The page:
Wednesday, March 30, 2011

That is a picture of my husband and our niece, approaching the open grave.

The day went well, full as one might expect with the awe-fulness of death. The funeral Mass was exactly as C. would have wished, with Rilke read in German and all very nil nisi bonum. Alexander said afterwards that he would hope his faults would be mentioned at his funeral – I think that’s easier for men. (He also said that one of his Little Boys asked, “Is there a vampire in the coffin?” – fortunately not loudly enough to carry to the entire congregation.)

But, as I have always found with funerals, C.’s personality and presence permeated the entire day, the more so because the party was held at her house. Everybody there knew her partly – some more, some less – and the reflections from all those different lenses added up to something like the whole.

Thomas-the-Elder asked me during the course of the day to knit him an “electric red” sweater to celebrate England’s forthcoming victory in the Rugby World Cup. [Where did he get that phrase? Has he been reading this blog?] I said I would. A promise given under such circumstances – or indeed, under any – must be honoured, and I have been giving some thought to design. I won’t be entirely disappointed if England are knocked out in the quarter-final, but that’s another matter.

As I wait impatiently for publication, I have gone back many times now to the picture on the Schoolhouse Press website of the forthcoming EZ book. [scroll down a bit] “Not actual cover” it says, and then it says that what is shewn is “Betsy Wyeth’s rendition of EZ’s New Zealand sweater”. I have never heard of a New Zealand sweater, EZ’s or anybody else’s. But yesterday I searched the site, and found that they sell a Spin-Off of the pattern. I love that curve in the yoke. I like that neck, too, although I should probably run that past Thomas before attempting it. Finding a yarn should be easy, a symbol or logo for the World Cup victory might be more difficult.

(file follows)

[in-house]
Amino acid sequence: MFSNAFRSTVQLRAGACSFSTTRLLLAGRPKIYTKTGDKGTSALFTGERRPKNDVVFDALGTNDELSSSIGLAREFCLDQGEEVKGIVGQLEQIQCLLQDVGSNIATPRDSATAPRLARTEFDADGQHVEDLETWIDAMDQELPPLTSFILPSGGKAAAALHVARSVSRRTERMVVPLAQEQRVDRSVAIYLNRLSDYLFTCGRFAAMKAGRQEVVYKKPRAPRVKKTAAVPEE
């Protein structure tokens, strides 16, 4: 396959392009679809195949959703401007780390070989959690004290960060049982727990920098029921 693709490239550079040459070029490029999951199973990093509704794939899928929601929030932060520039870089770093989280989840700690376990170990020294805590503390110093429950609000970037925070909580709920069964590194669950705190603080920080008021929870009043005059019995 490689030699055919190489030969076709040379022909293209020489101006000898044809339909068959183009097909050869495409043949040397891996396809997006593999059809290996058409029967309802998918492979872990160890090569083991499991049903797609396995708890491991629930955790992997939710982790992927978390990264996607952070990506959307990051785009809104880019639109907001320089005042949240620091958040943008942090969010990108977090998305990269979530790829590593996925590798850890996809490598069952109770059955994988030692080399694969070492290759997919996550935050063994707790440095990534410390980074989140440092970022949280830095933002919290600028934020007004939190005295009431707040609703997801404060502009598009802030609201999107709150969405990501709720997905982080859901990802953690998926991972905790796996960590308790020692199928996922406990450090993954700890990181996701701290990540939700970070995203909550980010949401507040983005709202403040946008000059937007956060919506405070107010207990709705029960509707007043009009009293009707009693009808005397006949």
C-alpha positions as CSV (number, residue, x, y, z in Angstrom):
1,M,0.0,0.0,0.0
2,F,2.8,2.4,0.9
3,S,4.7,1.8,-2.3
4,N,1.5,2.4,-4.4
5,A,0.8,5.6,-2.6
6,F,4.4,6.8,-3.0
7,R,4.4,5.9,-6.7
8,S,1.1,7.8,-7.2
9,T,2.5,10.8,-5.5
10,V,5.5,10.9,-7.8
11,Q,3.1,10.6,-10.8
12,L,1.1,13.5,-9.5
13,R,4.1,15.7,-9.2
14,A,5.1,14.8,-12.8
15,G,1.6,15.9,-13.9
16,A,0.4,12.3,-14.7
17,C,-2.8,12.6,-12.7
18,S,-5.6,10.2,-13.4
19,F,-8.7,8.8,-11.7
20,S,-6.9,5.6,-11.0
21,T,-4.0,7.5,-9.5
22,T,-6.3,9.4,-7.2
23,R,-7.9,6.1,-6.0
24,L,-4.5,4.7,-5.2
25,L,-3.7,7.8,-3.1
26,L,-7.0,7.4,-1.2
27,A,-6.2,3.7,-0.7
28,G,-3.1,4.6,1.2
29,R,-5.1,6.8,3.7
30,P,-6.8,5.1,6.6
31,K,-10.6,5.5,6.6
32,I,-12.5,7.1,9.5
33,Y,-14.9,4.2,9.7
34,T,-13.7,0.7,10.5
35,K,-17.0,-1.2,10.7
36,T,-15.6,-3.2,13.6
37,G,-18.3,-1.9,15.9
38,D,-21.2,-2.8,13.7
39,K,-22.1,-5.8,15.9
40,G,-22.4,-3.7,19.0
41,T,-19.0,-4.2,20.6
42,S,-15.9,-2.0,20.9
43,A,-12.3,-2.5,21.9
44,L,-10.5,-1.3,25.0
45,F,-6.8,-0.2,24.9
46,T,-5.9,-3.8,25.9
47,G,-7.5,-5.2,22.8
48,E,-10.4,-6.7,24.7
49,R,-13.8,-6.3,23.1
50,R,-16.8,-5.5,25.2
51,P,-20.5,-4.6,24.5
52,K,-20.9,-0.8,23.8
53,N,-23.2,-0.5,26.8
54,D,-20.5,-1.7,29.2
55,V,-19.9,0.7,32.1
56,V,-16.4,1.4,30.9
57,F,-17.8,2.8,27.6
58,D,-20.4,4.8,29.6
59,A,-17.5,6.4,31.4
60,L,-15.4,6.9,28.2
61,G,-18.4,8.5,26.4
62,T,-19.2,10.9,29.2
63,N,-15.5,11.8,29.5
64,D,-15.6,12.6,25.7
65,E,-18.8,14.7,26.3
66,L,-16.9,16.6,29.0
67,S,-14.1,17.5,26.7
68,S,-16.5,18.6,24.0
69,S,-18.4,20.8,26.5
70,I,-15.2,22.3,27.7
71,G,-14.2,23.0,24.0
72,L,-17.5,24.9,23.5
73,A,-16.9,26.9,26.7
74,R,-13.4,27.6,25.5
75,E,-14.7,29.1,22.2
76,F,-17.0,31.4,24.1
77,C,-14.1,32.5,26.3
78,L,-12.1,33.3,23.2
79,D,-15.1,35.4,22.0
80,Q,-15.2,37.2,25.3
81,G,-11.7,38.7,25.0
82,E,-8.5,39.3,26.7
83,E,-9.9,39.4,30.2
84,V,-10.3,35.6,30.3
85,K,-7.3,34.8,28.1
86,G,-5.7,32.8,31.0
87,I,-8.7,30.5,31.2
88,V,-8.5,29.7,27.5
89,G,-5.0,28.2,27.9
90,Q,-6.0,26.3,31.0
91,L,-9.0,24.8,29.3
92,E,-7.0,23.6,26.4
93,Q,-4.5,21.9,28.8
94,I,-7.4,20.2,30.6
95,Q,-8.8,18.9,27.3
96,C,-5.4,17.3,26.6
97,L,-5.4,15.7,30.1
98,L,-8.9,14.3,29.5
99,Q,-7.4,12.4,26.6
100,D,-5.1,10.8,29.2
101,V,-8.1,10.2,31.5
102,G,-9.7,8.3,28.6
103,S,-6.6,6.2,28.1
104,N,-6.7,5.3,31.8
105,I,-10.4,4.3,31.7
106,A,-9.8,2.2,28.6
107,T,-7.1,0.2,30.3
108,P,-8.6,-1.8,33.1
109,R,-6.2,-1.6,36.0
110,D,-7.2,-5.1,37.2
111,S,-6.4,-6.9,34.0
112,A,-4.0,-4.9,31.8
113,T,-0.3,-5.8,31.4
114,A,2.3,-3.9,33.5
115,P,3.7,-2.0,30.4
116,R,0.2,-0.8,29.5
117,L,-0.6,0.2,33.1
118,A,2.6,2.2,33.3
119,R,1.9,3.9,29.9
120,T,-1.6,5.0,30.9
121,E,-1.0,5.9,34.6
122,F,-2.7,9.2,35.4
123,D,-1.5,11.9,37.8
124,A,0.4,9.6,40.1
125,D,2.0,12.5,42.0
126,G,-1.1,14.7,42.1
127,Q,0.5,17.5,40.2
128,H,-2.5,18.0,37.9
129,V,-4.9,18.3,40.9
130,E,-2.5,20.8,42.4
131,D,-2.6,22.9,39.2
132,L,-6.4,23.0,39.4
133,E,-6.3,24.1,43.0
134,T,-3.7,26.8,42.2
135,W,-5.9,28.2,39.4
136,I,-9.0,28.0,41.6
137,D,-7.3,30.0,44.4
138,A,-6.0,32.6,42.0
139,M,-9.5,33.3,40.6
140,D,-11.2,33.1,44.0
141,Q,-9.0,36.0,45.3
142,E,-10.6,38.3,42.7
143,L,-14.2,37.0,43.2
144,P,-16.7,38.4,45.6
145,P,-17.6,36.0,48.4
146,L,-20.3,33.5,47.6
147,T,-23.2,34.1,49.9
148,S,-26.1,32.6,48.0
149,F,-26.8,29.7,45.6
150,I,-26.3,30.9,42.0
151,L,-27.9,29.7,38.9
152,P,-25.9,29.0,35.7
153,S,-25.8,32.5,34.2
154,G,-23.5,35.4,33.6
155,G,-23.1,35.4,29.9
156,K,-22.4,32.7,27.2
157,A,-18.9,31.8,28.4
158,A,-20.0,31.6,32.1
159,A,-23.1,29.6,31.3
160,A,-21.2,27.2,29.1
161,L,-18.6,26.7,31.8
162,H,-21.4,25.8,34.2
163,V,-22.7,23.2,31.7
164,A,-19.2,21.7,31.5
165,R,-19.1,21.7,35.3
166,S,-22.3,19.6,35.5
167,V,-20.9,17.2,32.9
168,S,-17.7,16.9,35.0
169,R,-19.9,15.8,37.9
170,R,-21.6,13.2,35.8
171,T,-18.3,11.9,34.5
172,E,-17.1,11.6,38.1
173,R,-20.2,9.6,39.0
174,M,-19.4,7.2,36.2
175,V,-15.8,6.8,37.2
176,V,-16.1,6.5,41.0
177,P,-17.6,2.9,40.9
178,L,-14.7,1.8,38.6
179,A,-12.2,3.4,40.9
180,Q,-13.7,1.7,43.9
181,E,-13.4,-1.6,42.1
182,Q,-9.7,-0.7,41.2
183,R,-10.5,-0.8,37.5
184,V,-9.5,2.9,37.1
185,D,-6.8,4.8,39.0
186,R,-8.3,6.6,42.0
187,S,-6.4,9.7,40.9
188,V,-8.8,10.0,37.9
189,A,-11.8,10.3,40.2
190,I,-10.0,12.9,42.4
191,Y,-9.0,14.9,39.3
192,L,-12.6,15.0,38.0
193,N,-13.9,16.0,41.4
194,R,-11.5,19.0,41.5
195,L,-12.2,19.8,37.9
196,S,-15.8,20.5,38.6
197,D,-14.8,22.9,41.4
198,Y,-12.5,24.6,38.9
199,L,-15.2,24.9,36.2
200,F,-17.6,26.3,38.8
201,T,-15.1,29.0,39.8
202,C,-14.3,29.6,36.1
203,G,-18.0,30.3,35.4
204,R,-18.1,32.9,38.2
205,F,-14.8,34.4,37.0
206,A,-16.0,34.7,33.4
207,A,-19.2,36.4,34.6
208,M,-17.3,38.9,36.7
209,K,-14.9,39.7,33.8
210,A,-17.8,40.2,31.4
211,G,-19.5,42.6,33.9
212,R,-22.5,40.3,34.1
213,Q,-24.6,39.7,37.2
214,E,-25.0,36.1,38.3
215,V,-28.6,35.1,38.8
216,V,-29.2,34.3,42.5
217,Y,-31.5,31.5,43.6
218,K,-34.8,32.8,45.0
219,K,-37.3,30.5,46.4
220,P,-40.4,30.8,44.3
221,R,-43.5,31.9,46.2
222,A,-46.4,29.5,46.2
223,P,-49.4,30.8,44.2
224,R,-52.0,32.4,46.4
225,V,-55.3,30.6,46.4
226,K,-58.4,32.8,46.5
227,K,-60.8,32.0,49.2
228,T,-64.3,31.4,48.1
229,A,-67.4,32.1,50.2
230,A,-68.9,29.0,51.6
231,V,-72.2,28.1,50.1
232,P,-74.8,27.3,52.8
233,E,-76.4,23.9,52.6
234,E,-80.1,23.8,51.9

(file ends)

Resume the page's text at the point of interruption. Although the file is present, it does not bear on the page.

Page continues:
Back at the ranch, I have finished the second side of the edging for the Mourning Shawl. The second half of any task goes faster than the first, so we’re making progress. And I’ve not only measured Joe’s foot but turned the first heel and am happily Oliver’ing down the foot [Ravelry link].


  1. I am glad all went as hoped. I made the New Zealand sweater from a woolgathering over 20 years ago in unspun icelandic. I then got married to a man who does laundry and didn't understand that hand knit sweaters don't generally go in the wash. It was so felted that it was not salvageable. Some day I'll make another, as quite liked it.

  2. I agree with Alexander's thought on funerals. It reminds me of a quote from Garrison Keillor - "They say such nice things about people at their funerals that it makes me sad to realize I'm going to miss mine by just a few days".

    My late father-in-law donated his body to a medical school. Apparently they use it for a year and at the end of the year there is a memorial service put on by the medical students. I've read about this, but this will be my first time attending such a service.

  3. I am sure you must feel a great sense of relief to have that day behind you. The picture of your husband and niece filled me with sadness, then I read about the vampire comment your grandson made and choked on my tea.

  4. Anonymous2:55 PM

    I like that New Zealand sweater, too. It would be a perfect grandson-rugby-victory sweater.

    Beverly in NJ

  5. Hard to get thru a difficult day but sounds like you and family handled it with dignity and grace.

  6. Sarah JS4:09 PM

    Bless the younger ones to ask questions that bring some levity to the day. So glad the day/service went so well.